Two London charities, The Angel Community Canal Boat Trust, better known as Angel Boat, and the London Canal Museum (LCM), have joined together to buy and operate a 45’ narrow boat Long Tom. The boat will run trips on the Regent’s Canal for the London Canal Museum 3 days a week from Battlebridge Bain and provide a second boat for the Angel Boat, based at City Road Lock, to run trips for the local community.
To support this, experienced boaters who would like to act as volunteer skippers are now sought. They will be trained for the CCBM qualification, and anyone interested or wanting further information should contact the Angel Boat at [email protected].
Soon after the two organisations first realised that they both had the need for a less-than-full-time trip boat, a boat came up for sale near Ormskirk, Lancashire, on the Leeds and Liverpool Canal. It was a purpose-designed passenger trip boat used for regular cream tea cruises. Unfortunately, the business was closing because of personal circumstances unrelated to the boat itself. An epic winter journey followed to Liverpool docks by canal, then to Watford by road, where routine work was carried out on the hull, and a final canal trip into Central London. The Angel Boat will run and manage the boat, with its 50 years of experience running a community boat.
LCM, with the ideal starting point for public trips on Battlebridge Basin, a few minutes from Kings Cross, will run regular trips through Islington Tunnel and to Little Venice and Victoria Park. The Angel Boat will tailor trips to suit the needs and requirements of its community hirers. It will be able to continue to offer trips when its leading boat, the 72’ Angel II of Islington, is out on residential trips with youth groups.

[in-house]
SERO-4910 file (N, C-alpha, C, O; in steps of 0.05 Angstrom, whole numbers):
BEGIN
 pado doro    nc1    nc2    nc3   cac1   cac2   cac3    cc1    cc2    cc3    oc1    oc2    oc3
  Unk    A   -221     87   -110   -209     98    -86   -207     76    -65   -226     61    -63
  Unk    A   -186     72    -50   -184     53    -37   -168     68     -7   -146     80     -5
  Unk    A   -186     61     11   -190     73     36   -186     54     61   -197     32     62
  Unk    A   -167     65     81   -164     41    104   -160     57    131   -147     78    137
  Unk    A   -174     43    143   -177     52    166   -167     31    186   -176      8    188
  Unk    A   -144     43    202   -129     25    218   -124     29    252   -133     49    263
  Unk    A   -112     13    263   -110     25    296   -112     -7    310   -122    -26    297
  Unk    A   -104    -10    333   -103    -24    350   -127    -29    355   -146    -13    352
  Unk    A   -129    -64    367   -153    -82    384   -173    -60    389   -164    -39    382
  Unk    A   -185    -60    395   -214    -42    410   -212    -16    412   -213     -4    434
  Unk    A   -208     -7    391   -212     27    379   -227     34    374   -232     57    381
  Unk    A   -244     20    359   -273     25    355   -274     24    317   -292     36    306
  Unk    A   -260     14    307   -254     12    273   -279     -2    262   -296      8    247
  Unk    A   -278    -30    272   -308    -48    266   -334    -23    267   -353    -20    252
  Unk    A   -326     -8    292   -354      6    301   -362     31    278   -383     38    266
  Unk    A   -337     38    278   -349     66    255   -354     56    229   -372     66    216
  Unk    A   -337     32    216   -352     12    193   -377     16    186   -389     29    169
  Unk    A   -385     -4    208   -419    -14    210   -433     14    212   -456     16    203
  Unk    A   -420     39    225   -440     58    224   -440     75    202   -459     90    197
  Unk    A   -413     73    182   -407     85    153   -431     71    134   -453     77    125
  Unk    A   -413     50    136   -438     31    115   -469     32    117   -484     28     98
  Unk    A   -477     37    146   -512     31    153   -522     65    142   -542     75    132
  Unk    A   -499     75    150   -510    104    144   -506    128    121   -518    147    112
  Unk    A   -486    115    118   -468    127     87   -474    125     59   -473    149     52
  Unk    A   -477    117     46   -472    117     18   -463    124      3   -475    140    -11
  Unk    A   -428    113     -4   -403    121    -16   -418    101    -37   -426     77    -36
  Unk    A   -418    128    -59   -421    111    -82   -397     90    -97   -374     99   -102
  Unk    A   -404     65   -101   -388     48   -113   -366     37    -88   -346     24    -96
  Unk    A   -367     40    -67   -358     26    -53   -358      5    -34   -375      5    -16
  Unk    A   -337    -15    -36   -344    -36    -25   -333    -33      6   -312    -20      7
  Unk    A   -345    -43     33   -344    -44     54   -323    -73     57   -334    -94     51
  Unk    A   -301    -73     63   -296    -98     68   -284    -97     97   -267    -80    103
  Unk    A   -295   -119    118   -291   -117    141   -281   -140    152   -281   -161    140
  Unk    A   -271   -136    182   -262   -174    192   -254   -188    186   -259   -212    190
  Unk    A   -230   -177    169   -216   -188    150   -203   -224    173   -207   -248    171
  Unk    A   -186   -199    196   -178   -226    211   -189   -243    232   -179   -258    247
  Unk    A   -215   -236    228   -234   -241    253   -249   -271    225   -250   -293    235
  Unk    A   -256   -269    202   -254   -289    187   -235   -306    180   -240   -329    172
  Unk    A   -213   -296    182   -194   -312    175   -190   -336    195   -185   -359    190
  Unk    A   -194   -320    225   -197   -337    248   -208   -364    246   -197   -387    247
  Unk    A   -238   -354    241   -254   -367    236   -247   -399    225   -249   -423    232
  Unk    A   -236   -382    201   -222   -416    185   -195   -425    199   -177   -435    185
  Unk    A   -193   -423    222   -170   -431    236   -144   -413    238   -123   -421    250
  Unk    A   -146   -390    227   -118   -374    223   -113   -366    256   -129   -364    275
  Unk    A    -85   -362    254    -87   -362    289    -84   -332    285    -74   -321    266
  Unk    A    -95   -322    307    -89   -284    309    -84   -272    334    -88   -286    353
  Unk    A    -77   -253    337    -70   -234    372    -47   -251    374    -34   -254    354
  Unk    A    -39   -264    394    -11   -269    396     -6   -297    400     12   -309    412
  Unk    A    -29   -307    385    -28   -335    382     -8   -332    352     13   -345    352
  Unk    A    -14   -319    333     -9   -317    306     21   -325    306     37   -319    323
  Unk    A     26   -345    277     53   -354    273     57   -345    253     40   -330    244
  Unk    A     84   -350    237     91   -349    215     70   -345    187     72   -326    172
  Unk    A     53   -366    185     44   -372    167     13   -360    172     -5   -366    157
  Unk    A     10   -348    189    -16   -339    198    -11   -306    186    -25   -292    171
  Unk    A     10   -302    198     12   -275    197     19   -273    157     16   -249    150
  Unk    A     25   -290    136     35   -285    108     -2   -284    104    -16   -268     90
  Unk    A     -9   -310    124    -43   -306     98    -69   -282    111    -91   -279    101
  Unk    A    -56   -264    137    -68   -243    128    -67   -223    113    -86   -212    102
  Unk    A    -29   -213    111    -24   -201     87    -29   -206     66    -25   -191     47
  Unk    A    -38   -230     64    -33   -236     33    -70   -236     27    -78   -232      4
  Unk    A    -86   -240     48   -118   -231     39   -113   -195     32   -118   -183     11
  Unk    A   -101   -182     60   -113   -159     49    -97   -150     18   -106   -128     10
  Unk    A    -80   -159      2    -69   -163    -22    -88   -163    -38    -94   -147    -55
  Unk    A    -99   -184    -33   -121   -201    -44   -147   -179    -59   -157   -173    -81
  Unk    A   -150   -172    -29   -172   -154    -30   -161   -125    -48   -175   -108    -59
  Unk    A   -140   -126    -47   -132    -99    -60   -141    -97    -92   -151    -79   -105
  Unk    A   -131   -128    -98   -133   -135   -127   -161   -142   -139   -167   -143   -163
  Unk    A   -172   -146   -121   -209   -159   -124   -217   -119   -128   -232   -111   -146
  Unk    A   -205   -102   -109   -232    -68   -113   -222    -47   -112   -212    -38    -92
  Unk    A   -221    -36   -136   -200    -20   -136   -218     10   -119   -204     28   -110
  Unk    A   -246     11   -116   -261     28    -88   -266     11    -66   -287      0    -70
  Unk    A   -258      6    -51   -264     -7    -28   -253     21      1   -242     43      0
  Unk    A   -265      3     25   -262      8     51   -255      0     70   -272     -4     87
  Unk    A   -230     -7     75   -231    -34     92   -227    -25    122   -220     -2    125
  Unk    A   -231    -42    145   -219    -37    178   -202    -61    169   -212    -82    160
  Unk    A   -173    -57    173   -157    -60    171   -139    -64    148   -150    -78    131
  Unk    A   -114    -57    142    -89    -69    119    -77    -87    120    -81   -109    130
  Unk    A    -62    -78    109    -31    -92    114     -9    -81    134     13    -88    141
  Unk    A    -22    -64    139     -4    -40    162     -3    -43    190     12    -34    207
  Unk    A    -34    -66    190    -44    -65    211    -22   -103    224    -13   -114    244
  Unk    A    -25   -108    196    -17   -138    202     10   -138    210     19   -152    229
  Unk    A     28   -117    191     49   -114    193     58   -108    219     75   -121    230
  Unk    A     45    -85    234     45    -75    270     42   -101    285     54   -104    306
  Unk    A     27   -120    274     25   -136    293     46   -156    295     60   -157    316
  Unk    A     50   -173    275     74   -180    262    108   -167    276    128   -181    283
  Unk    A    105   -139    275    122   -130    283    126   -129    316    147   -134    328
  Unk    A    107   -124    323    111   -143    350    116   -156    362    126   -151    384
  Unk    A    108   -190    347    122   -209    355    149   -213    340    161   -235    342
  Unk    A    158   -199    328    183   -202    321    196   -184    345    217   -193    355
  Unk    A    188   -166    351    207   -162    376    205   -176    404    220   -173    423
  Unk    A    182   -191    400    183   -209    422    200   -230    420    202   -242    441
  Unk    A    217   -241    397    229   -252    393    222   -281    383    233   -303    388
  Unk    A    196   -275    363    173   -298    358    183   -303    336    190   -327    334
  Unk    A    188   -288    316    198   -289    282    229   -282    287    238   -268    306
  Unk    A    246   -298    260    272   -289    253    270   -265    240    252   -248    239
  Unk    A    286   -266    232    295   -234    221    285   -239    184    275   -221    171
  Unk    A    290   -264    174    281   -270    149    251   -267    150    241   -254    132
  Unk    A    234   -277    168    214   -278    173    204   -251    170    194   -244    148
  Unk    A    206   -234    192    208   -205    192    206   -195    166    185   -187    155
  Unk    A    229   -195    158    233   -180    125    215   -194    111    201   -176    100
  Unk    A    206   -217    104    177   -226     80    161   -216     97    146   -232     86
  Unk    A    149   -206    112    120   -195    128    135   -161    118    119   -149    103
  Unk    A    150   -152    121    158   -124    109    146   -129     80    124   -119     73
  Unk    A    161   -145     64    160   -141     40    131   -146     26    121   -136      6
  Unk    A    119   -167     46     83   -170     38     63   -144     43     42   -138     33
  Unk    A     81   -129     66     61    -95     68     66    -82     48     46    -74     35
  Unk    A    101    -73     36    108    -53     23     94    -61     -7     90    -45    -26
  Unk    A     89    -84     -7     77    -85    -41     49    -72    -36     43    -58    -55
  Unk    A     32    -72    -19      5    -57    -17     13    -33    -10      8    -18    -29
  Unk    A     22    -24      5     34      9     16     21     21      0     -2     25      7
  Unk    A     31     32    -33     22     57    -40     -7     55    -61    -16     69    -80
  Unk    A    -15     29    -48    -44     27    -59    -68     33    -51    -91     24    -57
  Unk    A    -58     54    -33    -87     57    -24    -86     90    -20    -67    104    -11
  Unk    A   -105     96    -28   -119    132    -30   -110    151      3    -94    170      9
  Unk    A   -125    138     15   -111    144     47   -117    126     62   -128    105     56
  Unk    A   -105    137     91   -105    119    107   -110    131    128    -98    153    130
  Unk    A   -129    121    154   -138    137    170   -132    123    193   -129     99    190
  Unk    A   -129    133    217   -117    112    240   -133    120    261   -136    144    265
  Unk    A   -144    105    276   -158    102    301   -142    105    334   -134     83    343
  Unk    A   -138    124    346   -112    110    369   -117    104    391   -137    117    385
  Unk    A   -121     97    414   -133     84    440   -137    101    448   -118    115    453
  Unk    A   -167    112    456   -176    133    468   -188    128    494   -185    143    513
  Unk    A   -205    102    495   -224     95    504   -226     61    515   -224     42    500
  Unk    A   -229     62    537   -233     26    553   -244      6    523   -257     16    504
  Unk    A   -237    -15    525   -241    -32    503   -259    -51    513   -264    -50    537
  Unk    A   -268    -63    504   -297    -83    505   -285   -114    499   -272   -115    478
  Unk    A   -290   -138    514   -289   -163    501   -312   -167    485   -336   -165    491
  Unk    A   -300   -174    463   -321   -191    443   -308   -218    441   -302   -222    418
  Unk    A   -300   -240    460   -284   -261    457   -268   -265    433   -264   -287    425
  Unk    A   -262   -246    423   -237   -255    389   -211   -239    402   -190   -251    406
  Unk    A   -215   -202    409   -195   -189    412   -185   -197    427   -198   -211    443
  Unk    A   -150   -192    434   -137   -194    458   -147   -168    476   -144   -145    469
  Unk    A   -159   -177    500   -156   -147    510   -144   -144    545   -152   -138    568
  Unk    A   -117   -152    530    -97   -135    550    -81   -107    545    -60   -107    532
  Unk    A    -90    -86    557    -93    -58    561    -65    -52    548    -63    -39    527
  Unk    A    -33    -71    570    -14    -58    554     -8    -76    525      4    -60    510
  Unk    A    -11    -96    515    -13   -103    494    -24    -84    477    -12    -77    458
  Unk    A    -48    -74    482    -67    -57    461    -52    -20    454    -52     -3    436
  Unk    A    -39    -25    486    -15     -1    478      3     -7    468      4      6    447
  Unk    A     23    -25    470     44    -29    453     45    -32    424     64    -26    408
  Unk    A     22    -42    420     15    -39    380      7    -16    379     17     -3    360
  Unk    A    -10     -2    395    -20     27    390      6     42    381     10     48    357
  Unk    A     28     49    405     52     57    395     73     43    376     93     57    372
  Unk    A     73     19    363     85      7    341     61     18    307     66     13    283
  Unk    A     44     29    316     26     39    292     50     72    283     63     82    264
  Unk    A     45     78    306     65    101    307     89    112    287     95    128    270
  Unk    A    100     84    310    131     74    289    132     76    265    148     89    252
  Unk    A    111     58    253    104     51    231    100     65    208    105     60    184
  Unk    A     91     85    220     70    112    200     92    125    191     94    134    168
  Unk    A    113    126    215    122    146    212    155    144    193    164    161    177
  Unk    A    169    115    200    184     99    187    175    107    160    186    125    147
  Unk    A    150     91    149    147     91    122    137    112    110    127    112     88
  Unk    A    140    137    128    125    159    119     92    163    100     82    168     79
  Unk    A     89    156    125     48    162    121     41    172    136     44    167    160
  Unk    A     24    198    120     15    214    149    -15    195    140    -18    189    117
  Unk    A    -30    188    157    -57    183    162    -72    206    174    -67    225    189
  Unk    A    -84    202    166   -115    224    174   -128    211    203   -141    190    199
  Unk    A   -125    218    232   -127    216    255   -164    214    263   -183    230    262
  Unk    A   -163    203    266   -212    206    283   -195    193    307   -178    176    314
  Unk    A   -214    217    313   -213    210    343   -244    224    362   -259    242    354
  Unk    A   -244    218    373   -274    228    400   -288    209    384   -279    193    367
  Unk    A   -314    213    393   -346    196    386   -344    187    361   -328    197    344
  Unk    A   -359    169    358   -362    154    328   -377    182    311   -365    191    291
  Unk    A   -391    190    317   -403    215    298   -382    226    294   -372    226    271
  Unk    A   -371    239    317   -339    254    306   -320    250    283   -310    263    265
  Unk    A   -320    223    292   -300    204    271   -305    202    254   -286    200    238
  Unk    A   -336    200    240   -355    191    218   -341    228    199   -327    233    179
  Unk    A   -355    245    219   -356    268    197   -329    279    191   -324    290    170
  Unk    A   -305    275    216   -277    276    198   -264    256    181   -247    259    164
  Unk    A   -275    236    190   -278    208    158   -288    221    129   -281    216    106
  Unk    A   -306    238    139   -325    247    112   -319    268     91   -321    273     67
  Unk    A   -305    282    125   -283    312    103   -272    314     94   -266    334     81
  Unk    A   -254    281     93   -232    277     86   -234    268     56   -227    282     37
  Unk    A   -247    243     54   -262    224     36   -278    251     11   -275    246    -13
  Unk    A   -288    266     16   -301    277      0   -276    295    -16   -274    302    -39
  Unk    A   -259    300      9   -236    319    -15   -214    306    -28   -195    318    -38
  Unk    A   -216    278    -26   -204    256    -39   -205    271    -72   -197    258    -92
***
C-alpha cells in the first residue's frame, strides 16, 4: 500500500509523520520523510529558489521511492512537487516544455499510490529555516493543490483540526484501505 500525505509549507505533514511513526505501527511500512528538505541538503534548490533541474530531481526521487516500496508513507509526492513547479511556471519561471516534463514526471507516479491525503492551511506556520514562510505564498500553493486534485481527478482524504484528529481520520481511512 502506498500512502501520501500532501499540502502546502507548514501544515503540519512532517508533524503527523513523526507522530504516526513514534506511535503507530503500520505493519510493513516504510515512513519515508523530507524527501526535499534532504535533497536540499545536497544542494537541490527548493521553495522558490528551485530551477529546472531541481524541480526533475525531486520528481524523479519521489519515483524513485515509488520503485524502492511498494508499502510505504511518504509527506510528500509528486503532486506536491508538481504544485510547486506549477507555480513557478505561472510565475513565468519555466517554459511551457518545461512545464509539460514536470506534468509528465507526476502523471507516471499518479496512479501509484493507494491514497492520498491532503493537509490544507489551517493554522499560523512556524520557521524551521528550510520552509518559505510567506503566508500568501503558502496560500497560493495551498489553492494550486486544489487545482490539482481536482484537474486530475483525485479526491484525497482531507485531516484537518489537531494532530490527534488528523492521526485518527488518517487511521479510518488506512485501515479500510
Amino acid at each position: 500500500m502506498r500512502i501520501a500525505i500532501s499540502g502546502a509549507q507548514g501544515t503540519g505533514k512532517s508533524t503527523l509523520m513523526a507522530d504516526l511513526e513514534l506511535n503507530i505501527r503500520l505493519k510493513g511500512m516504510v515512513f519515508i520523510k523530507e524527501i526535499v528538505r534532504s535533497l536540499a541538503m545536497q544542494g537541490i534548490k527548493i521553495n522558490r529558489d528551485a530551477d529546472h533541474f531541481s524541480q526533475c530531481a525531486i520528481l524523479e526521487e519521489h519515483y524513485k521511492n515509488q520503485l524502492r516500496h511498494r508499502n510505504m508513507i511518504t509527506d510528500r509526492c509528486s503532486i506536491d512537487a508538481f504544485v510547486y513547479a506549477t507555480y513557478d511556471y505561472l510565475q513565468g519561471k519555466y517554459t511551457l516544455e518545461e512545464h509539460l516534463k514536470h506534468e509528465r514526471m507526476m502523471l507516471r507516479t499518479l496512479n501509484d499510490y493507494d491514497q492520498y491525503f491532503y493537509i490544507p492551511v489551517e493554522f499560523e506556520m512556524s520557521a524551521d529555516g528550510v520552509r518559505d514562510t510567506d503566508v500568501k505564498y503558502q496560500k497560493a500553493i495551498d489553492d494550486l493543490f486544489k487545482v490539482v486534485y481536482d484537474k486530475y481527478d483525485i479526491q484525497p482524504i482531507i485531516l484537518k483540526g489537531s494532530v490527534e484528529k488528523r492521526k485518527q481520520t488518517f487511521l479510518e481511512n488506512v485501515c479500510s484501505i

Volunteers from both organisations carried out some minor internal repairs and installed some new equipment obtained in readiness for passenger service. Being 45 feet long, the boat is well suited to short-distance work being easy to turn at many places on the Regent’s Canal.
The boat has large windows for viewing, a pantry for serving hot drinks and prepared food, and a toilet. Supported by the LCM’s Education Officer, it is ideal for educational groups and young people as well as for introducing the not-so-young to the London canals. The canal in London is now accessible to all. However, once upon a time trespassers would be prosecuted. The name Long Tom is a nickname reportedly given by badly-behaved children to a canal policeman who used to chase them away.